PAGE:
* meningitis (meh-nin-JY-tis) is an inflammation of the meninges, the membranes that surround the brain and the spinal cord. Meningitis is most often caused by infection with a virus or a bacterium.
* chronic (KRAH-nik) means continuing for a long period of time.
* antibodies (AN-tih-bah-deez) are protein molecules produced by the body's immune system to help fight specific infections caused by microorganisms, such as bacteria and viruses.
Diagnosing Lyme disease can be difficult because the symptoms often look like those of other diseases. A known recent tick bite or the erythema migrans rash are often key to the diagnosis of Lyme disease. Following a physical examination and medical history that includes asking about exposure to tick-infested areas, the doctor may order blood tests that look for the presence of antibodies * to Borrelia burgdorferi. If any joints are swollen or signs of meningitis are present, joint fluid or spinal fluid is sometimes tested for Lyme disease.
Some blood tests for Lyme disease can give false negative results, particularly if done within the first month after infection. False positive test results can also occur. Because of this, doctors may have difficulty interpreting Lyme disease test results and confirming the diagnosis.
Lyme disease is usually treated with antibiotics taken for 3 to 4 weeks. Antibiotics are usually taken by mouth, but in severe or advanced cases of Lyme disease they may be given by injection. If treatment begins at the early stage of the disease, a complete cure is likely; it generally takes a few weeks or months for the symptoms to go away. Sometimes symptoms recur, making it necessary for a patient to take another course of antibiotics. If treatment is not started until later in the progression of the disease (at the early disseminated or late stage), antibiotics still work but recovery may take longer; the patient's symptoms may last for months or even years. Children usually recover from Lyme disease faster and with fewer complications than do adults.
Is Lyme Disease Preventable?
The best way to prevent Lyme disease is to prevent tick bites. Experts recommend avoiding areas that are likely to be infested with ticks, particularly in the spring and summer when nymph (immature) ticks feed. For any activity in tick-infested areas, it is wise to:
- Wear light-colored clothing so that ticks can be spotted easily.
- Keep arms and legs covered.
- Wear high rubber boots, because ticks usually are found close to the ground.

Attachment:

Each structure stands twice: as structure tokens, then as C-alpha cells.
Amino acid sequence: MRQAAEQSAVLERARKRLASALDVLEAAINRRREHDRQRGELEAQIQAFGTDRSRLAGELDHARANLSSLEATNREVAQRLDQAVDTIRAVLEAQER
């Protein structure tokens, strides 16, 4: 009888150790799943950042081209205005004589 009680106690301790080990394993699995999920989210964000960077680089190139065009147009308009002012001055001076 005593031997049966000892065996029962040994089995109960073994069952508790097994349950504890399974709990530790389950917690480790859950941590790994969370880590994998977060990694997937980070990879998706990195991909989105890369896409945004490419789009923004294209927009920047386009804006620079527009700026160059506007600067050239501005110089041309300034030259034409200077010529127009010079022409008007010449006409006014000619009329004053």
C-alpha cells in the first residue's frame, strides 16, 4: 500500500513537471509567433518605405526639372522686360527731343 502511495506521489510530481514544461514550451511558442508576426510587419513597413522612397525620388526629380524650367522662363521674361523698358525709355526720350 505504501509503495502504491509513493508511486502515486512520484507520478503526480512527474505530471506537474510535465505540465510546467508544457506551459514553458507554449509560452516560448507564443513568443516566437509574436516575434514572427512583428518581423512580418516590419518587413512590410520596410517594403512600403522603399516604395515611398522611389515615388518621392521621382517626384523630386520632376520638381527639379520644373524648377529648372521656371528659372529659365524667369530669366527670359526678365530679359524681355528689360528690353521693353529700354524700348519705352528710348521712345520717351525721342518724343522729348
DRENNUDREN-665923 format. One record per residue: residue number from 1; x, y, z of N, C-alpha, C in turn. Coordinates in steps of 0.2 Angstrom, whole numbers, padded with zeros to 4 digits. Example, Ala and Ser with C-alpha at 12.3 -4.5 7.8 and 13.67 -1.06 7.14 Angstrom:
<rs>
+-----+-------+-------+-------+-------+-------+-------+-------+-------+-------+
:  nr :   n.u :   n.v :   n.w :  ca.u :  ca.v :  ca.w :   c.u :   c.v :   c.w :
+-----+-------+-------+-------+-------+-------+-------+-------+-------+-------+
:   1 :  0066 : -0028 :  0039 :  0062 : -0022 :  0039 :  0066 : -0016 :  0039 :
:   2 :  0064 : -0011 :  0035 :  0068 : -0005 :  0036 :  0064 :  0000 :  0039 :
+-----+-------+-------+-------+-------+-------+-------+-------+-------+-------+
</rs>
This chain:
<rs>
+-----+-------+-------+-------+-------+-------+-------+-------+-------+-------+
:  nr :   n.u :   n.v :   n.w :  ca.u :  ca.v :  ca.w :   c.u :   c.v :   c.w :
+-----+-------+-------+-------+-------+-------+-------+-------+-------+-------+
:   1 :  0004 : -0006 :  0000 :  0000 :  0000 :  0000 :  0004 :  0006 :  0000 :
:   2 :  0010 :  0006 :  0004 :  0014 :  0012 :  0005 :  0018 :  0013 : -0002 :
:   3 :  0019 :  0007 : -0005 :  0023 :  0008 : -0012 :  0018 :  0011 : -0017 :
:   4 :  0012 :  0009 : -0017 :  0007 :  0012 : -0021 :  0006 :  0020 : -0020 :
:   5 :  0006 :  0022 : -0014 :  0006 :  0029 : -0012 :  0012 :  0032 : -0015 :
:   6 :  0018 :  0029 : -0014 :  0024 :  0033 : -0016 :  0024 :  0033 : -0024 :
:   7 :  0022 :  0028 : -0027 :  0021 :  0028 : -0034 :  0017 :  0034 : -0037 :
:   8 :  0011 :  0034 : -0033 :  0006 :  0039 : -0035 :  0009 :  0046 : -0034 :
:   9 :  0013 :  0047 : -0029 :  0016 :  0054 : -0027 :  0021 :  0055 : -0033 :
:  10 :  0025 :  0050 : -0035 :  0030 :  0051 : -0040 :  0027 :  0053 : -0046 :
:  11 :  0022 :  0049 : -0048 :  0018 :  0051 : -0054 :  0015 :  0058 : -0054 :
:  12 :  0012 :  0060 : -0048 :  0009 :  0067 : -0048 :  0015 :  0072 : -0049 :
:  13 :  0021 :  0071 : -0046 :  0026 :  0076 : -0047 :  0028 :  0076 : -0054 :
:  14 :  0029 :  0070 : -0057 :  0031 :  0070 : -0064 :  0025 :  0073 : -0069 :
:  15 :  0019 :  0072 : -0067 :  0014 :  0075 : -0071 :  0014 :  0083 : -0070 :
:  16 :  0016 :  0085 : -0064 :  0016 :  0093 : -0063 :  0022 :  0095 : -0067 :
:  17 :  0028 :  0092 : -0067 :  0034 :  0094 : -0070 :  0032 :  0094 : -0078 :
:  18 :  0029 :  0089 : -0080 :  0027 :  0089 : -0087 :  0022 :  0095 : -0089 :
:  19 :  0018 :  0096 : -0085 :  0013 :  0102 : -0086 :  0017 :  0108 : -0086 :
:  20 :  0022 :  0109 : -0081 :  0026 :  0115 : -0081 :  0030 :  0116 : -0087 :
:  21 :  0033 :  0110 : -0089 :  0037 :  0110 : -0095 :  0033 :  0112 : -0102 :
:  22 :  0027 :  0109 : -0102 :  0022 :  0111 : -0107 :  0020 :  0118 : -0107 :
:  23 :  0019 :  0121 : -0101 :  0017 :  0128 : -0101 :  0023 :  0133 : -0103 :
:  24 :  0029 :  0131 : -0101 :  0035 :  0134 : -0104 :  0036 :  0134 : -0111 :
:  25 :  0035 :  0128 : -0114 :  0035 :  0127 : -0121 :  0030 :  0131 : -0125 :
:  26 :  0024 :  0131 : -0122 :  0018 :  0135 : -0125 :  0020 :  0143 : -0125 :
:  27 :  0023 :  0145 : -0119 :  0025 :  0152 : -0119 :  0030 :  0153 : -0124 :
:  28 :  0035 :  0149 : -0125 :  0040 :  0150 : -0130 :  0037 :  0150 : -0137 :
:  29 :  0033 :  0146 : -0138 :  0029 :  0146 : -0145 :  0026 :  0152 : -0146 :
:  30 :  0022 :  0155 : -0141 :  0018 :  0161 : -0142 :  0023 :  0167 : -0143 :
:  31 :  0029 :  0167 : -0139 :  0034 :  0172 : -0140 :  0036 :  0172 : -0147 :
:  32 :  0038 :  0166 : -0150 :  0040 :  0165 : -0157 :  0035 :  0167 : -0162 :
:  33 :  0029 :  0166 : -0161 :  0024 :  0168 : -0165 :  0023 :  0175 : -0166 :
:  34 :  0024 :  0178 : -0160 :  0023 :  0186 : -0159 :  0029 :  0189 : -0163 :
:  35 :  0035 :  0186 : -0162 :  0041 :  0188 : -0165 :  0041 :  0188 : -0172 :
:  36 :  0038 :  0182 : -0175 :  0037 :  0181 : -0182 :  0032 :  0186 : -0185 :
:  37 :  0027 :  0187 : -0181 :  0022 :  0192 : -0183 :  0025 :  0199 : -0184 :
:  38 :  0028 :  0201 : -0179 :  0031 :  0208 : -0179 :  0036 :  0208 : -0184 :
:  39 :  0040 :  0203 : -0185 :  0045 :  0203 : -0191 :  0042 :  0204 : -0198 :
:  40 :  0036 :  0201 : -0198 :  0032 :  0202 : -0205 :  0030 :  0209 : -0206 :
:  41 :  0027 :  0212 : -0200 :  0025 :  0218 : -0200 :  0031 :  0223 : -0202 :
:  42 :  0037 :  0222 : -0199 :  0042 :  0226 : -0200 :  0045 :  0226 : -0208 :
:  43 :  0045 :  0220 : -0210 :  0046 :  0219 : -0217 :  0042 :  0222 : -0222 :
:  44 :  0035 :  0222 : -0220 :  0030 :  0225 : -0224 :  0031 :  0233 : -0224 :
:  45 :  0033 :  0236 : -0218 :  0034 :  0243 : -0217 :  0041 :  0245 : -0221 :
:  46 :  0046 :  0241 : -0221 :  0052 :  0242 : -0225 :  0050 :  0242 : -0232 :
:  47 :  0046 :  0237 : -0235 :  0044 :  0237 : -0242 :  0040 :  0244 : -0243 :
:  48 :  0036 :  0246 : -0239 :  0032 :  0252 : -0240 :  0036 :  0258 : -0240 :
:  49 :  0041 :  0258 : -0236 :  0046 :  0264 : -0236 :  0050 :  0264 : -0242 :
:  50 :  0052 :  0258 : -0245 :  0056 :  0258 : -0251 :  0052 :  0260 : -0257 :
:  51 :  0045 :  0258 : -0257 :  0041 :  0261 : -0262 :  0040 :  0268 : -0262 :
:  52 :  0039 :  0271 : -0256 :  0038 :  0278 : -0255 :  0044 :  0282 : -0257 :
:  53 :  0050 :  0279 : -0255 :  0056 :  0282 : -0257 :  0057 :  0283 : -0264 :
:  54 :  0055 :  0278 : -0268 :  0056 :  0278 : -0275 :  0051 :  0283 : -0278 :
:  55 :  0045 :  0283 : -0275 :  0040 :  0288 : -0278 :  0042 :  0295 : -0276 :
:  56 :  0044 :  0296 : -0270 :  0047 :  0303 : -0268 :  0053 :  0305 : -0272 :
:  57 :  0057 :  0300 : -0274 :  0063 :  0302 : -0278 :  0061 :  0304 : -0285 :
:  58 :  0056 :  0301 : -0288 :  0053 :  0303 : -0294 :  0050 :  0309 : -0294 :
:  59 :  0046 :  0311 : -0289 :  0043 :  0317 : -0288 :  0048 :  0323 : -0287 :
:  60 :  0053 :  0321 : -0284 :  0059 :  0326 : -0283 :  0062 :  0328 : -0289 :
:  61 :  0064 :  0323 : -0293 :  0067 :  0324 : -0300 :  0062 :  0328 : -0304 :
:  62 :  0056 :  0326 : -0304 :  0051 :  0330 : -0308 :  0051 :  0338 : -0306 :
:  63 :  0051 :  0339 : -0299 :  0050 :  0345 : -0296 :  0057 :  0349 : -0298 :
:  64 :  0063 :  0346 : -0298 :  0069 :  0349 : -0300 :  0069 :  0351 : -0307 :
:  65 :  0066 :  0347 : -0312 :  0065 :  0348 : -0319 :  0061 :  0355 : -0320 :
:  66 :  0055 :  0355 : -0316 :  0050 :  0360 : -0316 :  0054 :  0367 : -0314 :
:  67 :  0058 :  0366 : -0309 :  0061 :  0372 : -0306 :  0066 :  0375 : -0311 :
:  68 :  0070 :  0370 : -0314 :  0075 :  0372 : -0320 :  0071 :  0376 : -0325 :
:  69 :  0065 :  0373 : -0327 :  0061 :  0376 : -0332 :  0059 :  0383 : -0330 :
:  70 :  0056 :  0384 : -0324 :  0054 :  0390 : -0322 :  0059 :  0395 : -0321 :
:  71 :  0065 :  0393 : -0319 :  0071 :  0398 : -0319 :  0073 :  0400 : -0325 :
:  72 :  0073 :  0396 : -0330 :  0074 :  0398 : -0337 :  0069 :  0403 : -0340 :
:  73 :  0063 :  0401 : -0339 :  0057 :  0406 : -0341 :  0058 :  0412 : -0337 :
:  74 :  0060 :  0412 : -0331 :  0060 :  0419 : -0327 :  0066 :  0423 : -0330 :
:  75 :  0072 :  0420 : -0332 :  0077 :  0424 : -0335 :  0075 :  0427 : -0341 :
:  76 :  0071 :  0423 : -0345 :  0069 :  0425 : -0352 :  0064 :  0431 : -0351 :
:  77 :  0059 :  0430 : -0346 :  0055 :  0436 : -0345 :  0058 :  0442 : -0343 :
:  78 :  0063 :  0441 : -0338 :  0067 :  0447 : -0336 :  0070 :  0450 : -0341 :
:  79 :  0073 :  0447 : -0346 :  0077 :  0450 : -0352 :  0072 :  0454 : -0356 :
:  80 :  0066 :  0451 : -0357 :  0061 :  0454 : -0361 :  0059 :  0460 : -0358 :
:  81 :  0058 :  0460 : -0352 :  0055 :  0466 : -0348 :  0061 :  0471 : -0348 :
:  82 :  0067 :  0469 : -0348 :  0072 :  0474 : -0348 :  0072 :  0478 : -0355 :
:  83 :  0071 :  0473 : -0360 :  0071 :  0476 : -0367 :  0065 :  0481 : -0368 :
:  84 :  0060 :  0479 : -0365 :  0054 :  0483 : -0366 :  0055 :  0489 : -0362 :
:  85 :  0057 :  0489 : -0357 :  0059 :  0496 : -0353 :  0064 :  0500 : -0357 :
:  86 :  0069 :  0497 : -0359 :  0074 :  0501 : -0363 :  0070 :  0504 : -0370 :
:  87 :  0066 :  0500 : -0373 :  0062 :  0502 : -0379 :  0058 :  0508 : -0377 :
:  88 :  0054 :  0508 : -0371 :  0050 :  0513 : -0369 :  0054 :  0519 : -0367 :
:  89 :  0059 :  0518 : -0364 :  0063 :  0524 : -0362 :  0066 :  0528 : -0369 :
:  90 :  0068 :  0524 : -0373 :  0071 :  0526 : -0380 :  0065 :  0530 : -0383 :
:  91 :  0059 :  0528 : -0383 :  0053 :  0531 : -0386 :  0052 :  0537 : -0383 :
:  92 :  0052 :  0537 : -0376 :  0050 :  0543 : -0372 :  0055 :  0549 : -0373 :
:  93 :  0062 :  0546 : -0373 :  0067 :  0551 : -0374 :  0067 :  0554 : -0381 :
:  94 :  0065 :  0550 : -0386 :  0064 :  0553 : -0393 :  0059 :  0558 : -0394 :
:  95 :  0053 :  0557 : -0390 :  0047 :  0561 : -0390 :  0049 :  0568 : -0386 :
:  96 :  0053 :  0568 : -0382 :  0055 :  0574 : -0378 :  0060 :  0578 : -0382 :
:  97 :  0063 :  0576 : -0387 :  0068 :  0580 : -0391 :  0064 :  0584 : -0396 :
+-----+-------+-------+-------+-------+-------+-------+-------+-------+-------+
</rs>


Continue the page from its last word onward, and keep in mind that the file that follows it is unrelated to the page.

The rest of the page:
- Tuck shirts into pants and pants into socks or boots to help keep ticks from reaching the skin.
- Wear a hat and keep long hair pulled back.
- Shower and wash clothing after being in tick-infested areas.
- Inspect pets for ticks after they have been in the woods.
Applying insect repellents containing 10 percent DEET (n, n-diethyl-m toluamide), which is safe to use on children and adults, on both clothes and exposed skin, and permethrin (per-ME-thrin) (which kills ticks on contact) on clothes, may also help reduce the risk of tick attachment. If ticks are found attached to skin, they should be carefully removed with tweezers or forceps. A vaccine to prevent Lyme disease has been developed but is not currently available for use while it is being evaluated for possible side effects.
The Safe Way to Remove a Tick
- First, stay calm.
- Second, using tweezers, gently grasp the tick as close to the skin as possible and pull straight back slowly and steadily to reduce the risk of squeezing more bacteria into the bite.
- Third, wipe the area with alcohol or an antiseptic.
- Lastly, place the tick in a jar of rubbing alcohol to kill it.
Other diseases that can be transmitted through tick bites include:
- Rocky Mountain spotted fever
Monroe, Judy. Lyme Disease. Mankato, MN: Capstone Press, 2001.
American Lyme Disease Foundation, Inc., Mill Pond Offices, 293 Route
100, Somers, NY 10589. The American Lyme Disease Foundation provides
information on Lyme disease and other tick-borne illnesses on its
Lyme Disease Foundation, Inc., One Financial Plaza 18th Floor, Hartford, CT 06103. The Lyme Disease Foundation offers information on tick-borne illnesses and avoiding tick bites on its website. Telephone 800-886-5963 http://www.lyme.org
National Center for Infectious Diseases, U.S. Centers for Disease
Control and Prevention, Mailstop C-14, 1600 Clifton Road, Atlanta, GA
30333. The website for this U.S. government agency provides information
about Lyme disease.
. KidsHealth is a website created by the medical experts of the Nemours
Foundation and is devoted to issues of children's health. It
contains articles on a variety of health topics, including Lyme disease.